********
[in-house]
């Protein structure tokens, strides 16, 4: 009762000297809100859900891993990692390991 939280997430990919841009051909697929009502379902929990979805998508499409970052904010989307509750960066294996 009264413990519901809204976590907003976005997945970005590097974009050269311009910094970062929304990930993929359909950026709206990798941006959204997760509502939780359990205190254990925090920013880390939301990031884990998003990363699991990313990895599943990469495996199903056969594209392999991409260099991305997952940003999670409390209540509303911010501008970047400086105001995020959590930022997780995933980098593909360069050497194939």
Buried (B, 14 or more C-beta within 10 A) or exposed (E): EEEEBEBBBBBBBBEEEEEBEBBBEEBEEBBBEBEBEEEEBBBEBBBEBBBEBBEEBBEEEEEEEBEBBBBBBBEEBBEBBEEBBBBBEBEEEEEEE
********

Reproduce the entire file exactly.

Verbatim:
[in-house]
């Protein structure tokens, strides 16, 4: 009762000297809100859900891993990692390991 939280997430990919841009051909697929009502379902929990979805998508499409970052904010989307509750960066294996 009264413990519901809204976590907003976005997945970005590097974009050269311009910094970062929304990930993929359909950026709206990798941006959204997760509502939780359990205190254990925090920013880390939301990031884990998003990363699991990313990895599943990469495996199903056969594209392999991409260099991305997952940003999670409390209540509303911010501008970047400086105001995020959590930022997780995933980098593909360069050497194939």
Buried (B, 14 or more C-beta within 10 A) or exposed (E): EEEEBEBBBBBBBBEEEEEBEBBBEEBEEBBBEBEBEEEEBBBEBBBEBBBEBBEEBBEEEEEEEBEBBBBBBBEEBBEBBEEBBBBBEBEEEEEEE